Pick of the Pack
Sandy Hackett's Rat Pack Show
It's been more than 50 years since the Rat Pack — Frank Sinatra, Dean Martin, Joey Bishop and Sammy Davis, Jr. — performed for sold-out audiences in the Sands Hotel on the Las Vegas Strip. The hotel's iconic neon sign now lives in a junkyard museum off Las Vegas Boulevard, but old Las Vegas survives in "Sandy Hackett's Rat Pack Show," a musical revue that began at the former Las Vegas Hilton and now tours North America. If you're a fan of Sinatra's smooth sounds or miss the glory days of Las Vegas before the shopping malls and strobe lights, head to Bethesda on Friday, Sept. 27, when the tour stops at the Music Center at Strathmore for just one night. Convincing Rat Pack impersonators — including Mr. Hackett, son of the late comedian Buddy Hackett, as Bishop — will perform favorites "My Way," "Mack the Knife," "That's Amore" and more, evoking the heyday of the famed Copa Room at the Sands. Friday, Sept. 27 at the Music Center at Strathmore, 5301 Tuckerman Lane, Bethesda. 301/581-5100. Web: strathmore.org.
Sunday is officially the first day of fall, so why not celebrate the crisp weather and beautiful foliage with an outdoor art and music festival? This weekend, the Annmarie Sculpture Garden and Arts Center will host the 20th annual Artsfest, highlighting local fine artists, musicians and fun on the banks of Mill Creek in Solomons, Md. The two-day festival will feature more than 170 artists' booths, including furniture and home decor, jewelry, paintings, photographs and more, as well as 25 music and dance performers on three stages and strolling throughout the festival grounds. While enjoying food vendors, beer, wine and children's activities, you'll also get a chance to explore 30 acres of indoor and outdoor sculptures and natural beauty. The festival also marks the birthday of the late Ann Marie Koenig, wife of architect and developer Francis Koenig and namesake of the garden, whose family donated the estate to Calvert County to be used for the arts. Saturday and Sunday at Annmarie Sculpture Garden & Arts Center, 13480 Dowell Road, Dowell, Md. 410/326-4640. Web: annmariegarden.org.
American Journeys: Visions of Place & Fall Fete
The past year has been tumultuous for the Corcoran, with financial troubles for both the gallery and school. It seems, however, that things are looking up for this cultural institution, which will unveil a new exhibit Saturday and bring back its popular Fall Fete cocktail party next week. After the gallery focused on more contemporary works in recent years, "American Journeys: Visions of Place" reinstalls 125 paintings and sculptures from the Corcoran's expansive pre-1945 collection. The exhibit explores how the ideas of "place" and "identity" in American art have shifted over time, and the works are broken into four groups: "Pride of Place: The New Nation," "The Lure of Paris," "New York in the New Century" and "Beyond Borders: Modernism." Next Friday, Sept. 27, the glamorous Fall Fete will celebrate the reinstallation with an "Americans in Paris" theme, including French-inspired food, drinks and music to benefit the Corcoran's outreach programs to inner-city youth. Fall Fete on Friday, Sept. 27 and exhibit through September 2014 at the Corcoran Gallery of Art, 500 17th St. NW. 202/639-1700. Web: corcoran.org.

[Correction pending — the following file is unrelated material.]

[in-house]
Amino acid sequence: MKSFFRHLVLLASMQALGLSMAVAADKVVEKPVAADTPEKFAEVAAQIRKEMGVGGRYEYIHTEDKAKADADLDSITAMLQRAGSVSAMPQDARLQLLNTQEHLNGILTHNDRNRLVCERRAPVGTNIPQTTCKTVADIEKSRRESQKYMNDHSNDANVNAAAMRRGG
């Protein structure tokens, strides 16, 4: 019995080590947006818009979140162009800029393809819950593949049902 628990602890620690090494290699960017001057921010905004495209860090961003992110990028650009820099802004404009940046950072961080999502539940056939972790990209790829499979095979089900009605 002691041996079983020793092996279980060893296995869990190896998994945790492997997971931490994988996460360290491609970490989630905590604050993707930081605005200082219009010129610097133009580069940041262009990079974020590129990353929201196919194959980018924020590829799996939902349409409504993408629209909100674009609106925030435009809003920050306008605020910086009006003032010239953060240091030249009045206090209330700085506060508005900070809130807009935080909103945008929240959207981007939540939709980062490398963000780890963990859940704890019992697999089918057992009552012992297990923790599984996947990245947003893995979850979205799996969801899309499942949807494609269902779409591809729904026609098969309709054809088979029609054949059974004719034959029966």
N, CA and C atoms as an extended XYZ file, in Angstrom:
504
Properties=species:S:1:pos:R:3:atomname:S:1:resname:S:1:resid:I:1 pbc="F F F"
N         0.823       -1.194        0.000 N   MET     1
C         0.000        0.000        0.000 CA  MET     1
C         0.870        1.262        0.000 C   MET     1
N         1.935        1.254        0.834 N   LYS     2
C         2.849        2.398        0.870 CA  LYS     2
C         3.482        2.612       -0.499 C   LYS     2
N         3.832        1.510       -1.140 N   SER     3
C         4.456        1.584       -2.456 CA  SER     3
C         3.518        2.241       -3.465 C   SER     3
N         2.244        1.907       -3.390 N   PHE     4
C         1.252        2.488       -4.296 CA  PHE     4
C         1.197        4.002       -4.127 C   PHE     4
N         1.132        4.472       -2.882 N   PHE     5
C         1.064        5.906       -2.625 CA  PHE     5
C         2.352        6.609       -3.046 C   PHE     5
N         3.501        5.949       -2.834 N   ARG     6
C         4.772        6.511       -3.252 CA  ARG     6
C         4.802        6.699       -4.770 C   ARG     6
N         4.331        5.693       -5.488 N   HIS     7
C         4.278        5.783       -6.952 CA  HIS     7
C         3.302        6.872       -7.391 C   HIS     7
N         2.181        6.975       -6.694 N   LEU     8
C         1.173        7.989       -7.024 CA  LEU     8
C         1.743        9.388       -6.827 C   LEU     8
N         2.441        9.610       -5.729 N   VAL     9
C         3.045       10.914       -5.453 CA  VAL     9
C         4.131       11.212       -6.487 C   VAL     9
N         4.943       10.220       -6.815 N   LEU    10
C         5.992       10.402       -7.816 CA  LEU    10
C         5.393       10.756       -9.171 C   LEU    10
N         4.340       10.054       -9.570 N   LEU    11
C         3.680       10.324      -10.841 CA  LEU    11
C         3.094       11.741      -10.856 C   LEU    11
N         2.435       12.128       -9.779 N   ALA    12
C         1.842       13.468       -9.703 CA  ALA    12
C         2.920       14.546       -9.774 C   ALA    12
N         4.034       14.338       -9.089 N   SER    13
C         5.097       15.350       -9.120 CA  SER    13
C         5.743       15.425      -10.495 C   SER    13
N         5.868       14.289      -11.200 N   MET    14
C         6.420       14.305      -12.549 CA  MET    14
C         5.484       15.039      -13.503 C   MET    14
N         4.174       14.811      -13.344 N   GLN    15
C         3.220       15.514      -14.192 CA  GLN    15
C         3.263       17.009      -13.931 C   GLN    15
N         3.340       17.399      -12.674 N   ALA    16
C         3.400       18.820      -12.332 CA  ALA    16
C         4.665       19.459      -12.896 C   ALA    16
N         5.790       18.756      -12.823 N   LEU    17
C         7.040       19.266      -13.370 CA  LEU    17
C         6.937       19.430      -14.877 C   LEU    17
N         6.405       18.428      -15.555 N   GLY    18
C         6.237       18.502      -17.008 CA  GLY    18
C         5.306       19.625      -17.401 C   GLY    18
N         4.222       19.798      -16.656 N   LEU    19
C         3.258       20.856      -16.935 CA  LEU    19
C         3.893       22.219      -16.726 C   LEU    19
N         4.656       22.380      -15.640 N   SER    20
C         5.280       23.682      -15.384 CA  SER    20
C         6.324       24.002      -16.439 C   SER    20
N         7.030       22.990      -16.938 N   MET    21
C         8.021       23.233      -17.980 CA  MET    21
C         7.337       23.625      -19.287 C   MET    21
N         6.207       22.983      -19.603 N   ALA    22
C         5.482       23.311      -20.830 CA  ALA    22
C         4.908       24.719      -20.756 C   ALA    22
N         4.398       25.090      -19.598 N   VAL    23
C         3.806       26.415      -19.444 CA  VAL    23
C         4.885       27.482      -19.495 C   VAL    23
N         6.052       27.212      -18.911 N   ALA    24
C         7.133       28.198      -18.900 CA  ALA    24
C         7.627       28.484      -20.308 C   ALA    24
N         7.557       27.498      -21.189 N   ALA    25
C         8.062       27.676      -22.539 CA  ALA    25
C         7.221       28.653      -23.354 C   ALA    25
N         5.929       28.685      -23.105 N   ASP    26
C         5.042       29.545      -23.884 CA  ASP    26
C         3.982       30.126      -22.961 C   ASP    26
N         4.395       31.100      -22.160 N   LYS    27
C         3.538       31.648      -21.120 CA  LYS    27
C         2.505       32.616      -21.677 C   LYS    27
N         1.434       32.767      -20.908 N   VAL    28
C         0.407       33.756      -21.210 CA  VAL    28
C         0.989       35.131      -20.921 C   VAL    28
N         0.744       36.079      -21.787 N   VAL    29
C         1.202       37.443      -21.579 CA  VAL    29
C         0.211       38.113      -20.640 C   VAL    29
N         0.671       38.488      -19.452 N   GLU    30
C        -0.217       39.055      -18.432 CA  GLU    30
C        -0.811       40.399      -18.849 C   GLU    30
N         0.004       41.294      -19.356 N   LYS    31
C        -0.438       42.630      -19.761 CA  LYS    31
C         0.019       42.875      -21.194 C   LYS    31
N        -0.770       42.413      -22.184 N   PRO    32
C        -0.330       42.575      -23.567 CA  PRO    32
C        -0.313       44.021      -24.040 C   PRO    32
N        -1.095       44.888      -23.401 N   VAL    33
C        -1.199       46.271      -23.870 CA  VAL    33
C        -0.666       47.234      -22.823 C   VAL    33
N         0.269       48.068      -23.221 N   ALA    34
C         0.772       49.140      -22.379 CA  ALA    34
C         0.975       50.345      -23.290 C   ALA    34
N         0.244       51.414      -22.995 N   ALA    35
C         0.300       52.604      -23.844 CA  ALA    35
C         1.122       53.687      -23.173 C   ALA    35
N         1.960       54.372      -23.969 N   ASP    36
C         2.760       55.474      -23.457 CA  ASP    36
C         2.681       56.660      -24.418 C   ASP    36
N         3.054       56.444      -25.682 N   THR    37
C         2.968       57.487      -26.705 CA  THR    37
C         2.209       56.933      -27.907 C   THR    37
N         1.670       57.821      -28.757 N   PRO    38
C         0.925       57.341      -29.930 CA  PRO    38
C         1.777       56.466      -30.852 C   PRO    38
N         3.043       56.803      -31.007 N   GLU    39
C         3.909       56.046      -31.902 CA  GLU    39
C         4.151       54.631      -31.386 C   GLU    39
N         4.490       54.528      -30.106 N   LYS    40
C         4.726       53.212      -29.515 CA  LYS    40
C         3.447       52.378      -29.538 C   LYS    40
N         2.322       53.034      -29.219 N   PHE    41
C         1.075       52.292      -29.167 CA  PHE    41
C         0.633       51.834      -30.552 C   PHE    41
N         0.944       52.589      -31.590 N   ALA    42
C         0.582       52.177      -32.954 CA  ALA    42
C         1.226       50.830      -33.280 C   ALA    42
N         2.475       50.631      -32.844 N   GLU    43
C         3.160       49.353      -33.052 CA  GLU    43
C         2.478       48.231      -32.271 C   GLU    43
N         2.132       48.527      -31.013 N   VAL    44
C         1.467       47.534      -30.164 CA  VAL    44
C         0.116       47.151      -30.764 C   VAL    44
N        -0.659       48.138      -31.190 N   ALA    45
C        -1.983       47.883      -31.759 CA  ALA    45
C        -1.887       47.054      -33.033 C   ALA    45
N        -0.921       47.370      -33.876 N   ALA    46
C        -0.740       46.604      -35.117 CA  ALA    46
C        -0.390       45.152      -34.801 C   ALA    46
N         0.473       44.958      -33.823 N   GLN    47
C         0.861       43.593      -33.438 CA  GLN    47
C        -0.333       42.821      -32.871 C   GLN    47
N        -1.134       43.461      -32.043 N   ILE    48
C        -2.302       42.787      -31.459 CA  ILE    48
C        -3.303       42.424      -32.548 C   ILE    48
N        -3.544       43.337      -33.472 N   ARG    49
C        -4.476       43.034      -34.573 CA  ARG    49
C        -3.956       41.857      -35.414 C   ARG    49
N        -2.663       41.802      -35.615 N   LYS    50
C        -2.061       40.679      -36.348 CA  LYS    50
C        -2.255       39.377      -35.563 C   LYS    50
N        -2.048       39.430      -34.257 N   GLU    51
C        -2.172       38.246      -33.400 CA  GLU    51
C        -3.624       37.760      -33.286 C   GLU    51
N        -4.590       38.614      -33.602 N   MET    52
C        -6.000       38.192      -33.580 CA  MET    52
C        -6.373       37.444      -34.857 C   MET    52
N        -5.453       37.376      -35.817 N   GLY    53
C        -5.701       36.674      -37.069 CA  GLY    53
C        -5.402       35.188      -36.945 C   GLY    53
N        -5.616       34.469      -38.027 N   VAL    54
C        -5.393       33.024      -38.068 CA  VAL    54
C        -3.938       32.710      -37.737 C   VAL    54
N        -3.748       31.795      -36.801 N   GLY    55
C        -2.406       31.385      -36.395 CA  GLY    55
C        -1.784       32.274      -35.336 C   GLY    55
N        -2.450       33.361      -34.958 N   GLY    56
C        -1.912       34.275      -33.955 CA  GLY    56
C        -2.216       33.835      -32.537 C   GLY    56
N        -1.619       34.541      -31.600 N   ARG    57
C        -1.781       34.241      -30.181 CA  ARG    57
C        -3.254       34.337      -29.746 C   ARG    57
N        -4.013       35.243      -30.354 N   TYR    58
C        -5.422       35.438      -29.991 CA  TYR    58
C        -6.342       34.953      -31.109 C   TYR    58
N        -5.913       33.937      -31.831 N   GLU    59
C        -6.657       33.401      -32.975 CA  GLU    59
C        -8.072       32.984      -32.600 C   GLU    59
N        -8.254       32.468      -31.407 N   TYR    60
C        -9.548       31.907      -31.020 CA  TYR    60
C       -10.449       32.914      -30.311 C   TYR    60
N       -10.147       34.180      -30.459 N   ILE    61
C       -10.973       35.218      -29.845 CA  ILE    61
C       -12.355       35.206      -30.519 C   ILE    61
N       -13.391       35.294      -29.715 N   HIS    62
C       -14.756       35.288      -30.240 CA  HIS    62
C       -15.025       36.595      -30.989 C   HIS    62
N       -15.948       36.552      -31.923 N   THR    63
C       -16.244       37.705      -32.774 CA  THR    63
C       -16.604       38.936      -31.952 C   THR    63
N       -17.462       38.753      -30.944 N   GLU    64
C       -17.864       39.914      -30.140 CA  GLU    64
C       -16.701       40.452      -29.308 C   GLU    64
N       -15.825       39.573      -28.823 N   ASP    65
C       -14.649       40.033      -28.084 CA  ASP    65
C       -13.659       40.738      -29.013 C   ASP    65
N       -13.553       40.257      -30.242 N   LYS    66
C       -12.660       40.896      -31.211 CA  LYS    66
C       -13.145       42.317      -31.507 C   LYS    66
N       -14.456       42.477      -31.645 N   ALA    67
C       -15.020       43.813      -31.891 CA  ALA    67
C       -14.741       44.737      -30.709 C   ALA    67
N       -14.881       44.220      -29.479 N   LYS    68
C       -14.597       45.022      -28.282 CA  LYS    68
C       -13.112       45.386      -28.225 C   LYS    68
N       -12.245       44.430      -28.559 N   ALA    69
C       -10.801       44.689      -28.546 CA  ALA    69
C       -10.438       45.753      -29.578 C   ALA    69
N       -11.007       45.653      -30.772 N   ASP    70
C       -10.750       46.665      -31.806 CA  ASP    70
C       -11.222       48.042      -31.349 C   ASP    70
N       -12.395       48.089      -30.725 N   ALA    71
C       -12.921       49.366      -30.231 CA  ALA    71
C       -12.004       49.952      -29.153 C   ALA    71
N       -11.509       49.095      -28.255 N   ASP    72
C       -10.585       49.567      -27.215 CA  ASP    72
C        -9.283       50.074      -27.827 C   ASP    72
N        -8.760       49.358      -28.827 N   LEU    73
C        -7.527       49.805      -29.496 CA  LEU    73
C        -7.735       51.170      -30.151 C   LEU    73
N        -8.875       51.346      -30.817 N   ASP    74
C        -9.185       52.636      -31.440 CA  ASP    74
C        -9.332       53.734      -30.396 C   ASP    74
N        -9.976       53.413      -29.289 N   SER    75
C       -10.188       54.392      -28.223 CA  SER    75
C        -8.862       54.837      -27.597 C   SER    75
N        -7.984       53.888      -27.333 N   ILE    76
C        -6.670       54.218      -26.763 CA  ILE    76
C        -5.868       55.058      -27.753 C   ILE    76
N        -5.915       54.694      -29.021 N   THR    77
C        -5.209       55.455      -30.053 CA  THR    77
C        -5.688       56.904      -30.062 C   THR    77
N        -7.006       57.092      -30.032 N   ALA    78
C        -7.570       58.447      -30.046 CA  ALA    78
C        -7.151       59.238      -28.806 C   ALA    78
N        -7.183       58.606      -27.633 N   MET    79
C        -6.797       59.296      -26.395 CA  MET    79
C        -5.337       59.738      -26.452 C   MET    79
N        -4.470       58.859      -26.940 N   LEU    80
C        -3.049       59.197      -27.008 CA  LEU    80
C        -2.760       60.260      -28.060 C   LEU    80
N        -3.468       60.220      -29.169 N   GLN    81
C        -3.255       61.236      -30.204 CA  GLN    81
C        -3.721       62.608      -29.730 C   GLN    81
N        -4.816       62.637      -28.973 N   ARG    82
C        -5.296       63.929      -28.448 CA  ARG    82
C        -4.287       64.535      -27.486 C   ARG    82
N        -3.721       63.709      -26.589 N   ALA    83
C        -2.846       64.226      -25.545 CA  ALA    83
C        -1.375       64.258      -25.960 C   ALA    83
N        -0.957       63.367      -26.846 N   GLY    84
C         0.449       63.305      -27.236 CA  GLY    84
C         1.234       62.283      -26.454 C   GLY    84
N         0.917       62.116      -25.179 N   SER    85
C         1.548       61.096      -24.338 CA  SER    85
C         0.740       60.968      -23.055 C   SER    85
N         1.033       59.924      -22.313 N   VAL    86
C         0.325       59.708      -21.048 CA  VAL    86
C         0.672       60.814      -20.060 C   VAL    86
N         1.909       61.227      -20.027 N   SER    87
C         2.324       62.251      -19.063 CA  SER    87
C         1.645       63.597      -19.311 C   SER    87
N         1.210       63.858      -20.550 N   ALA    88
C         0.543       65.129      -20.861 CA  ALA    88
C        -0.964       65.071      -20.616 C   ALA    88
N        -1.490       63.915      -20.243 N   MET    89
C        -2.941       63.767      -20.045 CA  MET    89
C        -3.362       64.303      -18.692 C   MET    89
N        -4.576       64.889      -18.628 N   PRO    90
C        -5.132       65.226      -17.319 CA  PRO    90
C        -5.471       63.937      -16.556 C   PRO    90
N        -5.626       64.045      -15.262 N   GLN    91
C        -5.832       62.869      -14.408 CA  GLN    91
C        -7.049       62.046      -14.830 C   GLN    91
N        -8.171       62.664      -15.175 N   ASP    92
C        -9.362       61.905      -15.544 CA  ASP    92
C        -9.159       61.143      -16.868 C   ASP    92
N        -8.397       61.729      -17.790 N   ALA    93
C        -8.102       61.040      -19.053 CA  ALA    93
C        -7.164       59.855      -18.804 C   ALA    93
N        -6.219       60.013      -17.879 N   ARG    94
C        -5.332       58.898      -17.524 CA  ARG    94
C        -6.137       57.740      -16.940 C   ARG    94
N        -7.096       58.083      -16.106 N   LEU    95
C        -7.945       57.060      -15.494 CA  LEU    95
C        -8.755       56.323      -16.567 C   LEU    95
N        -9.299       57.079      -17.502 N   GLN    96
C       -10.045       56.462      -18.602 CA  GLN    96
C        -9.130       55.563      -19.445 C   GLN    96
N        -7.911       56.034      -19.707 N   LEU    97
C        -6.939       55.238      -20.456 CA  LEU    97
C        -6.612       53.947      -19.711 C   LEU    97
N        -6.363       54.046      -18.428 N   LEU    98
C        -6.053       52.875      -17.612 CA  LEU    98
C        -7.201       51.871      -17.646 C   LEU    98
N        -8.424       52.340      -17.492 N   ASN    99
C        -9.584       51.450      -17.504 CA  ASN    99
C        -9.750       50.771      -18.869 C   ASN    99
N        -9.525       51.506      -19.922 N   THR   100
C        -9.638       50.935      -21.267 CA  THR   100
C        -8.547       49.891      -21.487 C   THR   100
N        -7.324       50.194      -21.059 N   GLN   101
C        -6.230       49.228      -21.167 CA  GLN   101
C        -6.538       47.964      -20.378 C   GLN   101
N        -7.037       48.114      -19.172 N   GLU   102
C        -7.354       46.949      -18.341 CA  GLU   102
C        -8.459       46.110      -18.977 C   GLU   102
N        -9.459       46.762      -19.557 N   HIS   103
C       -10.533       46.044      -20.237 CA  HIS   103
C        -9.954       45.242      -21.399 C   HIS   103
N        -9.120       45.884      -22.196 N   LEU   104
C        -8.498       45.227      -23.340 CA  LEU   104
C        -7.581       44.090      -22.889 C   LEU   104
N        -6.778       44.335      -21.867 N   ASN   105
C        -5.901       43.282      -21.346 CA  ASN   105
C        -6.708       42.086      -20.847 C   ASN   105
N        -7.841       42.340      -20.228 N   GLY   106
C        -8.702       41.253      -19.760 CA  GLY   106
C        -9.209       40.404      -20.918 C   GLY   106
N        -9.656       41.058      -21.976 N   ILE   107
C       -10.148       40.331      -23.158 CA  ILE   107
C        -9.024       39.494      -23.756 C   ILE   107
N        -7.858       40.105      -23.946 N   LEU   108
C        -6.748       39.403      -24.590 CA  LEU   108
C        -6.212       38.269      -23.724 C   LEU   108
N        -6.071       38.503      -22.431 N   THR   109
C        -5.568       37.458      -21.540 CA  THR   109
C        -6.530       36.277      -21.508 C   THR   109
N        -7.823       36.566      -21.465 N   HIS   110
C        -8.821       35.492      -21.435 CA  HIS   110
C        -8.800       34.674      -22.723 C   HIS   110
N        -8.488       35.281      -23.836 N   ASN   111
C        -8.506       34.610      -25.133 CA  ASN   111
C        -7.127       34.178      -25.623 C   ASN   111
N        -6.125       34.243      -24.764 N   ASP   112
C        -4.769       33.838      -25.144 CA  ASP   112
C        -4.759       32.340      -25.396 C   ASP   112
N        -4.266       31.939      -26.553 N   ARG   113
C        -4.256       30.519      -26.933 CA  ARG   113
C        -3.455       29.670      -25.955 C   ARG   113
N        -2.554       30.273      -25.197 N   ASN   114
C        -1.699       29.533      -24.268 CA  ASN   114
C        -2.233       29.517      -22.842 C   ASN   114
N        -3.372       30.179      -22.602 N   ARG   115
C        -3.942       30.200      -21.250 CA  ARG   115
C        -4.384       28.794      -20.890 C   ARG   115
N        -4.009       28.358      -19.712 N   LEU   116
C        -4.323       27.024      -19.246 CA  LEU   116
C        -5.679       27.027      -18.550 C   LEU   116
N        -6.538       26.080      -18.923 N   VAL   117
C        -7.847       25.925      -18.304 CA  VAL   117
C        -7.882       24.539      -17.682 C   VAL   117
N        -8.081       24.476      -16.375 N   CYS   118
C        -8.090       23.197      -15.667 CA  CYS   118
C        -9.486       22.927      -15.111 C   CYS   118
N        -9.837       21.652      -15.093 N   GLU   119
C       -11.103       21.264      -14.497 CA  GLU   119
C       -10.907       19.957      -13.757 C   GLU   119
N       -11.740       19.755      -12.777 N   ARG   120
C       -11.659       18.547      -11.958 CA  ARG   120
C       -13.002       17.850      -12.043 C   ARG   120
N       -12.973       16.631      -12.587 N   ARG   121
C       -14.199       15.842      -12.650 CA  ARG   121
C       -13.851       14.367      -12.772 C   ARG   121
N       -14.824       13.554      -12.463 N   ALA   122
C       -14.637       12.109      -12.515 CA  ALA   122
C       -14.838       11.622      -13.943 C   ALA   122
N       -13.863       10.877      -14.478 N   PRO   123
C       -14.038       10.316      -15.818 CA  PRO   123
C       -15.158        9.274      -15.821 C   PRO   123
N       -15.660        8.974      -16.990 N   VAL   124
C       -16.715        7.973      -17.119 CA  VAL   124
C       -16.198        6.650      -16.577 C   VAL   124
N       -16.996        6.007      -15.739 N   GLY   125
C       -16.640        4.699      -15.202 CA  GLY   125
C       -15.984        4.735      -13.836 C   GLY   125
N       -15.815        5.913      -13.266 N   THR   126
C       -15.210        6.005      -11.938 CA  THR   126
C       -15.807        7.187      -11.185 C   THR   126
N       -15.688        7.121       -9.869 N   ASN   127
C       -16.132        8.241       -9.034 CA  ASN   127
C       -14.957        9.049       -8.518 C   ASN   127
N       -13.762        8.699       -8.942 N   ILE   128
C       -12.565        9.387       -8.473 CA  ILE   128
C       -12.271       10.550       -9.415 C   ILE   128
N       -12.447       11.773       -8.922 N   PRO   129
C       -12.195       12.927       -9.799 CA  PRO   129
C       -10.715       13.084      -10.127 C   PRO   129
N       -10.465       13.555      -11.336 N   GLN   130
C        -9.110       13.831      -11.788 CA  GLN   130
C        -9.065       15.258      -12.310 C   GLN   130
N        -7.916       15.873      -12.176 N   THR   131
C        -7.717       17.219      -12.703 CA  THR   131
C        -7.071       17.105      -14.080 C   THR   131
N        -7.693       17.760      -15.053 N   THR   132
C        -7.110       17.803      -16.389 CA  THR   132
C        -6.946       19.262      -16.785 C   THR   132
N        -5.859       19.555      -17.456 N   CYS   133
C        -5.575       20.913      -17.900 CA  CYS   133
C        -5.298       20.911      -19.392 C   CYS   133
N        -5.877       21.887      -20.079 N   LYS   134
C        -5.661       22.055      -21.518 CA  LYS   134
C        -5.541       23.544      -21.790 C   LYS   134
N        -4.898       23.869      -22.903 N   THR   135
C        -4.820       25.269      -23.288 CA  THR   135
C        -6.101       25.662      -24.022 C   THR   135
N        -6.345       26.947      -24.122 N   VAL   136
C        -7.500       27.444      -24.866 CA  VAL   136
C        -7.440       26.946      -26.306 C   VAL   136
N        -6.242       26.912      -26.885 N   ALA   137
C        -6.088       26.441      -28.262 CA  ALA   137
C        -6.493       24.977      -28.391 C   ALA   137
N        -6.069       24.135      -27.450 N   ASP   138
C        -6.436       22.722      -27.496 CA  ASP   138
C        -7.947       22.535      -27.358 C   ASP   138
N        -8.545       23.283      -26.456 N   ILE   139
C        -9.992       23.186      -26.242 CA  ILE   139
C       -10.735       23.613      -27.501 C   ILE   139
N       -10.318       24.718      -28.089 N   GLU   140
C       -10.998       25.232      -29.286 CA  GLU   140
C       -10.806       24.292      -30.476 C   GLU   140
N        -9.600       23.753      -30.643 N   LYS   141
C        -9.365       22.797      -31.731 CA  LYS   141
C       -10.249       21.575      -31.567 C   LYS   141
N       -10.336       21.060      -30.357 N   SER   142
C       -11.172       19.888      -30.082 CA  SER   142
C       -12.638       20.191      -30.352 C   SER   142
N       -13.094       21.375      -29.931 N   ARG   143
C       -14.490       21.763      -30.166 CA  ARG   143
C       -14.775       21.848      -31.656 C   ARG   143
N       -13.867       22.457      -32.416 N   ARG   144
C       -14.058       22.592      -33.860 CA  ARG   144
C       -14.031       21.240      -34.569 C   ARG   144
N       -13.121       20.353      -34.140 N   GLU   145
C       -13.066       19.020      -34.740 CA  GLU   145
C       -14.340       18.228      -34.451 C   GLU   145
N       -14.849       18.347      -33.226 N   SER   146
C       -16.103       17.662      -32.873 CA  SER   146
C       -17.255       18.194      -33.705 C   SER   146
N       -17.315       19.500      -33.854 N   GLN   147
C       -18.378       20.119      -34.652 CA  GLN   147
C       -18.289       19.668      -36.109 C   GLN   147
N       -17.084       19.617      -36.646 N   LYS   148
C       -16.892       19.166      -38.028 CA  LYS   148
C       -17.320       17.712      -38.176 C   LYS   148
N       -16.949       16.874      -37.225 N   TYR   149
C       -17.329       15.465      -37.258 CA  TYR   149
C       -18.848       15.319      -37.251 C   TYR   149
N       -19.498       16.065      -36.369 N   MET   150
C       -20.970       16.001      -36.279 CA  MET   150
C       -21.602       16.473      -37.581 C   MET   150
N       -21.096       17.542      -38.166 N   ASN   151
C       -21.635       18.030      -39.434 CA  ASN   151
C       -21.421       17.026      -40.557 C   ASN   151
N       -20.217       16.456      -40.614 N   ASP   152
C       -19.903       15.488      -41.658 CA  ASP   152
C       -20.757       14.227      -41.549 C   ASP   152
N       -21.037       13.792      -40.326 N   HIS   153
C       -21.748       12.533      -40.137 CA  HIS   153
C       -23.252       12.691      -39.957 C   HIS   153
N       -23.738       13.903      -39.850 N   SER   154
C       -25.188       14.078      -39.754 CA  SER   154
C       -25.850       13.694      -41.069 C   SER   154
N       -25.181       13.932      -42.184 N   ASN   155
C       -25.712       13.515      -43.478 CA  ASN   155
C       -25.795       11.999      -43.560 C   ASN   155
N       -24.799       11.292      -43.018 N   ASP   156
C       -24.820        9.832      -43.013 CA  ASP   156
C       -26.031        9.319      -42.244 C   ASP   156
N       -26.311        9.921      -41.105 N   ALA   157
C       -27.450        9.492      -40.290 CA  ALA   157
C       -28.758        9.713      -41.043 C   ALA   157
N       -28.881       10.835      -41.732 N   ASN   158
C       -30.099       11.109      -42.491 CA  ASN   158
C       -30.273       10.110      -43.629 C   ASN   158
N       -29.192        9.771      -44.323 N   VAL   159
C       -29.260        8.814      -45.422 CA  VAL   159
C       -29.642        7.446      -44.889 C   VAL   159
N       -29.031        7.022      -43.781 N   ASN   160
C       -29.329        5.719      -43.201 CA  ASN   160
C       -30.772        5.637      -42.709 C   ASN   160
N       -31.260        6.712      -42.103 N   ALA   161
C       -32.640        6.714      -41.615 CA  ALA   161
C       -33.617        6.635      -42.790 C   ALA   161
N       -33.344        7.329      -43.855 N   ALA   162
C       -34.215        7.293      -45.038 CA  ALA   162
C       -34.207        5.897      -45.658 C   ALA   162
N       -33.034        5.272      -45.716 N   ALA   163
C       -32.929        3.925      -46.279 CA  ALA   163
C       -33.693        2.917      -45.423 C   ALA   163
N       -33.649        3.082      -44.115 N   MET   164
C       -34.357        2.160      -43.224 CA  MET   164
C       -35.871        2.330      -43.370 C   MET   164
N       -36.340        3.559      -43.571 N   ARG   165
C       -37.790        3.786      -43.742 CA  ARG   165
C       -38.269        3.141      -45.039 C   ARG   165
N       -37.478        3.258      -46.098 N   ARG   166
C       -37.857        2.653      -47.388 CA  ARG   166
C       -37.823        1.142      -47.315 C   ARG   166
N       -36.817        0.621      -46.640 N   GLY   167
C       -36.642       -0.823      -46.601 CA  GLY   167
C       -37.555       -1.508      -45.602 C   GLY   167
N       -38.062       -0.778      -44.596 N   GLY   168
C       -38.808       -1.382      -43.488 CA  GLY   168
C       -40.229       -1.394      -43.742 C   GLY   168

WCO Presents Verdi's 'I masnadieri' & 'Il corsaro'
"It's all about the music," the Washington Concert Opera says, and you won't need binoculars for these opera performances. Since 1986, the Washington Concert Opera has performed more than 40 complete, full-length operas with the soloists, orchestra, chorus and conductor on the same stage without any sets, costumes or props. The WCO performs a wide range of works, but likes to focus on lesser-known ones in an effort to introduce a wider audience to the power and romance of classical opera. This season, WCO will celebrate the 200th birthday of Italian composer Giuseppe Verdi by performing two of his relatively unknown operas, "I masnadieri" and "Il corsaro." The season opens Sunday with "I masnadieri," a tragedy about a rivalry between two brothers and its effect on their father and one brother's lover. The drama continues March 9 with "Il corsaro," a story about love, adventure and pirates. "I masnadieri" on Sunday and "Il corsaro" on March 9 at George Washington University's Lisner Auditorium, 730 21st St. NW. 202/994-6800. Web: concertopera.org.
Big Apple Circus
Between dodging buses and bicycles on the city streets, and running to catch the last, crowded Metro train, life in the city can often make you feel like a circus performer (or like you wish you could cartwheel over the traffic). On Thursday, the Big Apple Circus, New York City's original one-ring circus, will premiere its newest show "Luminocity," which celebrates life in the big city. With every seat in the tent no more than 50 feet from the ring, you'll get up close and personal with acrobatic executives and construction workers, juggling food cart vendors and a dog walker whose dogs do incredible tricks, plus all the traditional circus performers including clowns, trapeze artists and tightrope walkers. Through Oct. 14 at the Dulles Town Center, 45630 Dulles Center Blvd., Sterling, Va. 888/541-3750. Web: bigapplecircus.org.
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